As the natural history of the BHS is not exactly known and conservative therapy has been described in literature as a reasonable option, to my opinion, surgery should only be performed in a center with high competence in vascular and complex spinal procedures to minimize the surgical risks. If possible, intra-operative control of the decompression of the VA might be useful.

The authors are to be complimented with their very instructive article and excellent surgical results in their five cases of BHS.

Carlo Schaller, Geneva, Switzerland

The authors report on a very rare neurovascular problem: Bow hunter's syndrome. Symptomatology may be very vague, and thus, this syndrome may be overlooked easily in routine clinical practice. This may in part be due to the fact that occlusion of the VA is transient only due to temporary rotation of the head, and that this position may be normalized by the patients themselves without paying too much of attention. It is potentially dangerous, however, as it may cause brainstem infarction occasionally.

In addition to a review of existing literature on the matter, the authors report on their own five patients, and they provide a diagnostic algorithm for the evaluation of these patients. All except for one of their patients were treated via an anterolateral approach for decompression of the VA at the C1/C2 junction. They recommend to add a posterior approach plus internal fixation in case of instability in the C1/C2 joint. They stress the importance of detailed follow-up as there is evidence from the (scarce) literature of a high rate of failure, possibly due to postoperative scarring, or—in case of posterior approaches—due to missed anterolateral ligaments.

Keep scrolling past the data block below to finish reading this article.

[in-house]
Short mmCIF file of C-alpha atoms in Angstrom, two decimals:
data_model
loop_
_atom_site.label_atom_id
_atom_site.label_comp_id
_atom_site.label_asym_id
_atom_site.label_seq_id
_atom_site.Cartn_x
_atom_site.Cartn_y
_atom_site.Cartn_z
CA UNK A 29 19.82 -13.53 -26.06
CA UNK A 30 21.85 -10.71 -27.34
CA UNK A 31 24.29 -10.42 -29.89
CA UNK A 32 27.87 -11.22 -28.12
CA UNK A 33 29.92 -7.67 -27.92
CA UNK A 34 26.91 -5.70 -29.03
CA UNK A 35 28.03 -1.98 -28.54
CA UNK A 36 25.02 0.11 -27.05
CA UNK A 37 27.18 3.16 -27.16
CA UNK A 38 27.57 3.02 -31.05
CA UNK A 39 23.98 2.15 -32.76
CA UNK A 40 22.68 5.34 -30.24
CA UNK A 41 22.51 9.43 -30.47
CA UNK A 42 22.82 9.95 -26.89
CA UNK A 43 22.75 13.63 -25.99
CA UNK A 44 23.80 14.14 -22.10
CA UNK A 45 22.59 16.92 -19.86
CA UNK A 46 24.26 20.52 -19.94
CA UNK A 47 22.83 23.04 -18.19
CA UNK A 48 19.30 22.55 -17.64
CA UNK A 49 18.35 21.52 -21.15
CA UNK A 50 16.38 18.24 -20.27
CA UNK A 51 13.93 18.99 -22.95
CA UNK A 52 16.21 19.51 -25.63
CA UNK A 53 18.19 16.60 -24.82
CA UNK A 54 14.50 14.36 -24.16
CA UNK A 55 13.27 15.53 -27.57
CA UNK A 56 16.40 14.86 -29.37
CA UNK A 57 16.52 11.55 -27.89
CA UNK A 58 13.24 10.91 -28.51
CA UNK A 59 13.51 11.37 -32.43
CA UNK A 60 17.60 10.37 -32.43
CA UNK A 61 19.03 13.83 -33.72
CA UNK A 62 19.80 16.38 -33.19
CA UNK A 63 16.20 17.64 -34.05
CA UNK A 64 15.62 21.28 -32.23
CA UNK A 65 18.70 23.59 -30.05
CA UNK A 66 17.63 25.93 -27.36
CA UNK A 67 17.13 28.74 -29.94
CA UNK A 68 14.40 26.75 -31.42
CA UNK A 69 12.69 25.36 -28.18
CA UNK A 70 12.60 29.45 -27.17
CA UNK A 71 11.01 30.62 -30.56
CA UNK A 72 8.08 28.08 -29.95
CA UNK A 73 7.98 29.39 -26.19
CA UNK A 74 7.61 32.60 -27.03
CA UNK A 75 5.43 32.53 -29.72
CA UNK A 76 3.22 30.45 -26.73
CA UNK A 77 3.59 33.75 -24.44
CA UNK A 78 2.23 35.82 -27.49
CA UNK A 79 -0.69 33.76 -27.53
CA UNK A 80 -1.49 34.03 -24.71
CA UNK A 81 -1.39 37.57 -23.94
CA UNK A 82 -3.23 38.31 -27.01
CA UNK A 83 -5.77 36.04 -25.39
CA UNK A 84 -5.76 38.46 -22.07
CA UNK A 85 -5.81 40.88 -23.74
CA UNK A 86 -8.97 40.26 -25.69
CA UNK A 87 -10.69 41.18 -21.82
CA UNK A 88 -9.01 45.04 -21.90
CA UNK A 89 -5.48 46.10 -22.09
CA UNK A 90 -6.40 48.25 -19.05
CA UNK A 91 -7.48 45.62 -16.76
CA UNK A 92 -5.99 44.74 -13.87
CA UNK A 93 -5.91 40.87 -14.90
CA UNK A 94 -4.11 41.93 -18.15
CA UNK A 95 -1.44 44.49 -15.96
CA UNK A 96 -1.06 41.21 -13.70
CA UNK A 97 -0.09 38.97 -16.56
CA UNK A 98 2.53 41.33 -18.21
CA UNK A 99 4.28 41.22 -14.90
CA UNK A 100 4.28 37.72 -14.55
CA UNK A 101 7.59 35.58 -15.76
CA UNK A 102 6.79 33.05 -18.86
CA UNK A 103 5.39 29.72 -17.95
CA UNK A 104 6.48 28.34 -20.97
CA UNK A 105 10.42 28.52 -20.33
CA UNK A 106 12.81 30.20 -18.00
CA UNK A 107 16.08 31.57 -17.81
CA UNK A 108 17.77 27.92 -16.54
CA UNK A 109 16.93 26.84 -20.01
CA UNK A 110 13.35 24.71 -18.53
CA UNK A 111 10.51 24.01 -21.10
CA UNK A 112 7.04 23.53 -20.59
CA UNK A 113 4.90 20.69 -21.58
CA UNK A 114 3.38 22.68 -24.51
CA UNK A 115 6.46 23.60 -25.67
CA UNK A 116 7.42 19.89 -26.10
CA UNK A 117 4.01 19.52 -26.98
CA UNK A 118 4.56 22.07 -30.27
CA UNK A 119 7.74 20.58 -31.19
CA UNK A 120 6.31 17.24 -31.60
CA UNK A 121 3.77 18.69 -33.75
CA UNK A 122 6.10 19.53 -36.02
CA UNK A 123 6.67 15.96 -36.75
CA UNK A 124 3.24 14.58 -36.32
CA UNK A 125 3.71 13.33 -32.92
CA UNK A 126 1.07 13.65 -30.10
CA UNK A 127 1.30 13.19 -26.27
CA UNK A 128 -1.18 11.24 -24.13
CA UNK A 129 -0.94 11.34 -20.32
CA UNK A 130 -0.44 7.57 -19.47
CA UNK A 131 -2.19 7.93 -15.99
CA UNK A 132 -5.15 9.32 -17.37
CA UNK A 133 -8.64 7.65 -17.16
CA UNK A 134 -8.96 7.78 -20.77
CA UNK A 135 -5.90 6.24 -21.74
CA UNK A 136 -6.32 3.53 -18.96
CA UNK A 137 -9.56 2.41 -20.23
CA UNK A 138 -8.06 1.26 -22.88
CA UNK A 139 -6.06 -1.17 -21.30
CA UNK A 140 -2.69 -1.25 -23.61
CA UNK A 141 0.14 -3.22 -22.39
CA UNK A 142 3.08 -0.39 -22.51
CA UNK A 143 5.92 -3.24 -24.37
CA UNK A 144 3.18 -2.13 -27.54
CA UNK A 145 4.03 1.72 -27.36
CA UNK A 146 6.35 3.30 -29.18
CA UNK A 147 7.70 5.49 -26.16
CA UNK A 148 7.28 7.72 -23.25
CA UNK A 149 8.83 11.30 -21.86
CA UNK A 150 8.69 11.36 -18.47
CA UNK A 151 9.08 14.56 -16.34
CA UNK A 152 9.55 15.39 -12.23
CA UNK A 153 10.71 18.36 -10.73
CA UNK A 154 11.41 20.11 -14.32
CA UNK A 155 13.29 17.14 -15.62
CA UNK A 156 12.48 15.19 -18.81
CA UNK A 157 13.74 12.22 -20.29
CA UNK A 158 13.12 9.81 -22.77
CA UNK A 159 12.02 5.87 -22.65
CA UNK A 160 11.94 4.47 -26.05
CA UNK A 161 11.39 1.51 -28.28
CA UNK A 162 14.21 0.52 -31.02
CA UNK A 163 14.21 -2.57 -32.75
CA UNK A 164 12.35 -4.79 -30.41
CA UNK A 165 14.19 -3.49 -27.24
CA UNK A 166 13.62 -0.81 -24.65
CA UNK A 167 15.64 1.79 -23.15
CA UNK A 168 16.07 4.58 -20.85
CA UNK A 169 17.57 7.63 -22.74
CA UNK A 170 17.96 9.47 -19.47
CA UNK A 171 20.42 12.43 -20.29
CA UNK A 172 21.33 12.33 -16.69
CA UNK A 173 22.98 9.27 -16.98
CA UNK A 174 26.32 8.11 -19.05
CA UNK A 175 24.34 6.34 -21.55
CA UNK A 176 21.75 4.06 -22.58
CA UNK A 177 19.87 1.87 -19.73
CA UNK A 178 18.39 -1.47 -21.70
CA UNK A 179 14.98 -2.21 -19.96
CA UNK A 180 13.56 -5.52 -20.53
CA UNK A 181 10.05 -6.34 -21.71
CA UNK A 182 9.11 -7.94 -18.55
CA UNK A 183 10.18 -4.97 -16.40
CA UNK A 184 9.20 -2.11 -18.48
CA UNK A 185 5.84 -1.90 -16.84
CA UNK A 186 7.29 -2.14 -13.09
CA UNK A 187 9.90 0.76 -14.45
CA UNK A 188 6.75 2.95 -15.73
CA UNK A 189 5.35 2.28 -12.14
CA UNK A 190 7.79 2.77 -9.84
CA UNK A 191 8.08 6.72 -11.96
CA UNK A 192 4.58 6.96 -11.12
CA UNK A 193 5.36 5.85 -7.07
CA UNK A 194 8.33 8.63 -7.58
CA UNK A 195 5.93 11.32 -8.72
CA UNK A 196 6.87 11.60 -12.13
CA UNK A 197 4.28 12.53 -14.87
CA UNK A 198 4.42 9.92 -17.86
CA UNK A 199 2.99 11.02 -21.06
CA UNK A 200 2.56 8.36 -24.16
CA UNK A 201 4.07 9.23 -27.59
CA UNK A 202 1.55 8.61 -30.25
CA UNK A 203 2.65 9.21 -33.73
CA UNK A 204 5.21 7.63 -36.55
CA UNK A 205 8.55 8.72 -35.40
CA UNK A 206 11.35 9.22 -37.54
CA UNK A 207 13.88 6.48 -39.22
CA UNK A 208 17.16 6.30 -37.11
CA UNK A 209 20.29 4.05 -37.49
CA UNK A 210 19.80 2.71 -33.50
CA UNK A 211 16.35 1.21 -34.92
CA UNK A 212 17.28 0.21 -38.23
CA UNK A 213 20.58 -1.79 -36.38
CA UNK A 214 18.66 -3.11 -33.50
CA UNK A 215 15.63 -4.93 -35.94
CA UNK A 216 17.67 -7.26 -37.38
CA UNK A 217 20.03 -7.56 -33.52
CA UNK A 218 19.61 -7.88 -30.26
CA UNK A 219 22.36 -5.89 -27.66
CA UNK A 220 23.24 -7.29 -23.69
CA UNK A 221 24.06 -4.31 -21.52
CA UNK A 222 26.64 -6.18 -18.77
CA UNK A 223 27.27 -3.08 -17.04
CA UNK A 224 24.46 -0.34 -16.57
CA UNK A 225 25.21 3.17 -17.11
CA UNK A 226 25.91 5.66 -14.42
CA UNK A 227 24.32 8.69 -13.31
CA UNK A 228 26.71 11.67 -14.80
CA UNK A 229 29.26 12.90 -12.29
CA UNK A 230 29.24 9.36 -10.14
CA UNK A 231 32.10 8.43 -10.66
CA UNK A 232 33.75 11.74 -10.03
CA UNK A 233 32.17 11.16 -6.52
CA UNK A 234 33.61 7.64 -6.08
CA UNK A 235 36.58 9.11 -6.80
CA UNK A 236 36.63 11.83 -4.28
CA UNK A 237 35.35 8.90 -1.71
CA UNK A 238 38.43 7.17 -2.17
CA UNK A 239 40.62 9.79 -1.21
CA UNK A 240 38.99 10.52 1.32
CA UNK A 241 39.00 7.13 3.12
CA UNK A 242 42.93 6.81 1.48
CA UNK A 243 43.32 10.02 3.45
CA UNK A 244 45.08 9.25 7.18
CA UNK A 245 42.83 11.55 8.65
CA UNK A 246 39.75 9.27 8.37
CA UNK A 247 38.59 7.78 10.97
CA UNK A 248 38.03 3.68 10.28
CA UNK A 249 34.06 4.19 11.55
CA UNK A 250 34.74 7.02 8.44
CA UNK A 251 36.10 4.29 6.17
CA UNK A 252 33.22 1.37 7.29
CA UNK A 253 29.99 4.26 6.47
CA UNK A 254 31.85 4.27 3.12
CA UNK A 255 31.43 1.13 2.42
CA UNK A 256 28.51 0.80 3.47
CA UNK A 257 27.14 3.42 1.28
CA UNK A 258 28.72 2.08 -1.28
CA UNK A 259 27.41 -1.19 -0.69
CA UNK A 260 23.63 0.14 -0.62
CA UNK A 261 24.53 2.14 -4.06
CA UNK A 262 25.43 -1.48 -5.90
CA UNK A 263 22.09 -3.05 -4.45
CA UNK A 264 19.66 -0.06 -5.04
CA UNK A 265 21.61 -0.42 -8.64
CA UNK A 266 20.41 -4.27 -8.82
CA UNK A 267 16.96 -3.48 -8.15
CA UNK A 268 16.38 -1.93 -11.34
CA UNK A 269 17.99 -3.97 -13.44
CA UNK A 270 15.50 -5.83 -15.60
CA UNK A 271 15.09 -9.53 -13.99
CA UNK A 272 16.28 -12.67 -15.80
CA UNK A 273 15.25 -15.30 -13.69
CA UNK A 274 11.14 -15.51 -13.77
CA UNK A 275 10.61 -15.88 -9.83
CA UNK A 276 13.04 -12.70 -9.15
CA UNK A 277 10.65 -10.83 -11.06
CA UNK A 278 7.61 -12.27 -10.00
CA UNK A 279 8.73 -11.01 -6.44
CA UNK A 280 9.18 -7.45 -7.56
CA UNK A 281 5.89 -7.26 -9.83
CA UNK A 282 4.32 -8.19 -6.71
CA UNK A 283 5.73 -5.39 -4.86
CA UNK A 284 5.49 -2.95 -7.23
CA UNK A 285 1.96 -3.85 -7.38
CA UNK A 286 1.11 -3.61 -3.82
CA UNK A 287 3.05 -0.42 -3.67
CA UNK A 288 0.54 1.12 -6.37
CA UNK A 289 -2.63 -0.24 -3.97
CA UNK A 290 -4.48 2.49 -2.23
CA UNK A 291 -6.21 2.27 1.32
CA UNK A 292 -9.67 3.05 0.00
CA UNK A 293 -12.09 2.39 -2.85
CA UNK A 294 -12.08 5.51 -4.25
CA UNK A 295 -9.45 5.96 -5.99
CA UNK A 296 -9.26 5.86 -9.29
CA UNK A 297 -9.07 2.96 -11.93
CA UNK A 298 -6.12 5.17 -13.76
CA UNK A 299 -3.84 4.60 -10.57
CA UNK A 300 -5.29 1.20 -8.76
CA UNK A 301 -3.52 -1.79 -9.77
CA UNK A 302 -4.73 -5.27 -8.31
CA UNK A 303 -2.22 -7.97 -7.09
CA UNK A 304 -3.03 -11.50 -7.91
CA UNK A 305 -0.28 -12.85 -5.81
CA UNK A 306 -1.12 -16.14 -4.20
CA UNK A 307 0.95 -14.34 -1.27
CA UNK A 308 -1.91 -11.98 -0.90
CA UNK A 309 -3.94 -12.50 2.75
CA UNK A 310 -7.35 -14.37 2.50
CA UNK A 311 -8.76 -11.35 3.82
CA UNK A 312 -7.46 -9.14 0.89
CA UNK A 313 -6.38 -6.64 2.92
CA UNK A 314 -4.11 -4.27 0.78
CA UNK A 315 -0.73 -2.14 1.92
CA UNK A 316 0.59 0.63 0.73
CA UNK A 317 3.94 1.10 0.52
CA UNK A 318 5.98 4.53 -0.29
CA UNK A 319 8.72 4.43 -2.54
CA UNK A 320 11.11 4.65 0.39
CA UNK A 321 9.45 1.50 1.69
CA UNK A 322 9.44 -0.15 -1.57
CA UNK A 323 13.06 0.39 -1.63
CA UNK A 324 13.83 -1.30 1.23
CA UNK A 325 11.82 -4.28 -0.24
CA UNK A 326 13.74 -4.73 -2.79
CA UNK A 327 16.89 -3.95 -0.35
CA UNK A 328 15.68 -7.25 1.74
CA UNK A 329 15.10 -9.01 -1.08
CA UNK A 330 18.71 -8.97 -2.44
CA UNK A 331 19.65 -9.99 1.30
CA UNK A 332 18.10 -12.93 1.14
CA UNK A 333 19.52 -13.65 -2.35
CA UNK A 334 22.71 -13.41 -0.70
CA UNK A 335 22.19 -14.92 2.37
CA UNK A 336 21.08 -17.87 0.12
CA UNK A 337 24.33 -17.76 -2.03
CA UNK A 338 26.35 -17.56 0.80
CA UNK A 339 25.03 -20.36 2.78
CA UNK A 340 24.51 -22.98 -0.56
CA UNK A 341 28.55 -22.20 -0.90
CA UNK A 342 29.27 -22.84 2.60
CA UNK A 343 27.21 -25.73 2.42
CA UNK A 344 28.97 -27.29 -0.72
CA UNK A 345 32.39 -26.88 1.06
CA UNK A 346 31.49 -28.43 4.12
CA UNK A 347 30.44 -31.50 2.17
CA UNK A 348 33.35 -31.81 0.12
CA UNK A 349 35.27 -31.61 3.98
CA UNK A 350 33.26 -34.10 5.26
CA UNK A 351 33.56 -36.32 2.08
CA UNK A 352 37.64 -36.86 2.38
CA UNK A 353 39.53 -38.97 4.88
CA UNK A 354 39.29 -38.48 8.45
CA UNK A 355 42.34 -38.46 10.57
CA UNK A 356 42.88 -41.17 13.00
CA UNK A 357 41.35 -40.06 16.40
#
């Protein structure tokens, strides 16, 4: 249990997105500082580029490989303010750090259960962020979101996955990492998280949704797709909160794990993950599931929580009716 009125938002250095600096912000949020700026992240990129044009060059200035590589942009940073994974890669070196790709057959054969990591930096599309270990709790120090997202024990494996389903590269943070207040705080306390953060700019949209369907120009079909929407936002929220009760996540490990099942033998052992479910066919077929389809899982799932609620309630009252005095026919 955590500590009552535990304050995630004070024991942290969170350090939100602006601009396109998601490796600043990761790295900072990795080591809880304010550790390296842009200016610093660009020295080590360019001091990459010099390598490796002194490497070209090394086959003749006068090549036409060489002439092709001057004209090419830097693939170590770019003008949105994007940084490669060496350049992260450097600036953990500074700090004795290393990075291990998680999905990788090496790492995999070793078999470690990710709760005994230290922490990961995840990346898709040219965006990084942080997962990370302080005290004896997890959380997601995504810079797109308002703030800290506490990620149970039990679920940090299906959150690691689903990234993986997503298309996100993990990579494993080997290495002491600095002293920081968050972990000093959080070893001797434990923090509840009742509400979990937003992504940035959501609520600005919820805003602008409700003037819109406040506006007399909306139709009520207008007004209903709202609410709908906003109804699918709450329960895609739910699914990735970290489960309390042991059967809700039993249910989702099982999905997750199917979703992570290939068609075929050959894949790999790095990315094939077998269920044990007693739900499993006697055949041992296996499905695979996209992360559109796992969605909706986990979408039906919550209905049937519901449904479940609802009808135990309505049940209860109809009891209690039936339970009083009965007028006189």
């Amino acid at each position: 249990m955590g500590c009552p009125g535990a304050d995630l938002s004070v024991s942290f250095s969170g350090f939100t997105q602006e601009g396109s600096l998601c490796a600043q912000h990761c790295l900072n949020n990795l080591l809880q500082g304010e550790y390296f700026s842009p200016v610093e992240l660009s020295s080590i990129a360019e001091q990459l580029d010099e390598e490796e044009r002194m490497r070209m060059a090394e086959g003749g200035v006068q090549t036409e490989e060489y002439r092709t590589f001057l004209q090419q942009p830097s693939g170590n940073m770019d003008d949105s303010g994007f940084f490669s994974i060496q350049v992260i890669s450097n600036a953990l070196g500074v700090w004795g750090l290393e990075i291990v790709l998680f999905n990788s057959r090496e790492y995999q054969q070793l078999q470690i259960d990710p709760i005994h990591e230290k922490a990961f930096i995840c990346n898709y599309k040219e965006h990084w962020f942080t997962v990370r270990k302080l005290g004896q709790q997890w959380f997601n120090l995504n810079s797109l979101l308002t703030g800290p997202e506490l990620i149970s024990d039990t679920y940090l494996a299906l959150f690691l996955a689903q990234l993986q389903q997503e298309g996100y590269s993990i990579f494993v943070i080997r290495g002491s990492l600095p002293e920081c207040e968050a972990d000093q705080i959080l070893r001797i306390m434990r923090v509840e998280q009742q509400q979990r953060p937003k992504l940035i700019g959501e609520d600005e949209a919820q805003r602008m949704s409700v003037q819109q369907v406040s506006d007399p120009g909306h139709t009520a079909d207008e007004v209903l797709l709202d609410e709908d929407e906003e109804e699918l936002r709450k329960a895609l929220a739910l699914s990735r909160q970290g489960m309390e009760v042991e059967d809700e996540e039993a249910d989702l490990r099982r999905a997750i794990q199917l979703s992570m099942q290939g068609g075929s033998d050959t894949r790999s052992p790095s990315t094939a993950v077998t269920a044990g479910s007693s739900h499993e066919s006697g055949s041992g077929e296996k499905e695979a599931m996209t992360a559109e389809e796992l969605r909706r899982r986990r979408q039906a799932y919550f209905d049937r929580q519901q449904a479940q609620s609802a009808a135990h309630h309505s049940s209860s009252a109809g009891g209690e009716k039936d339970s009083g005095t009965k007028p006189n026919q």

Their paper is enriched by clear illustrations concerning patient positioning, surgical approach, and technique of decompression. The potential role of endovascular stenting, especially in case of concomitant proximal VA stenosis is discussed as well. This underlines the importance that such patients should be treated in dedicated neurovascular centers with all the necessary experts and equipment to treat potential complications.

The authors are to be commended for their clear and comprehensive description of this rare clinico-pathological entity and for their excellent description of the surgical technique. It is hoped that this article will help to avoid missing such patients in the neurosurgical practice of the readership of this journal.

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Cornelius, J.F., George, B., N’dri Oka, D. et al. Bow-hunter’s syndrome caused by dynamic vertebral artery stenosis at the cranio-cervical junction—a management algorithm based on a systematic review and a clinical series. Neurosurg Rev 35, 127–135 (2012). https://doi.org/10.1007/s10143-011-0343-4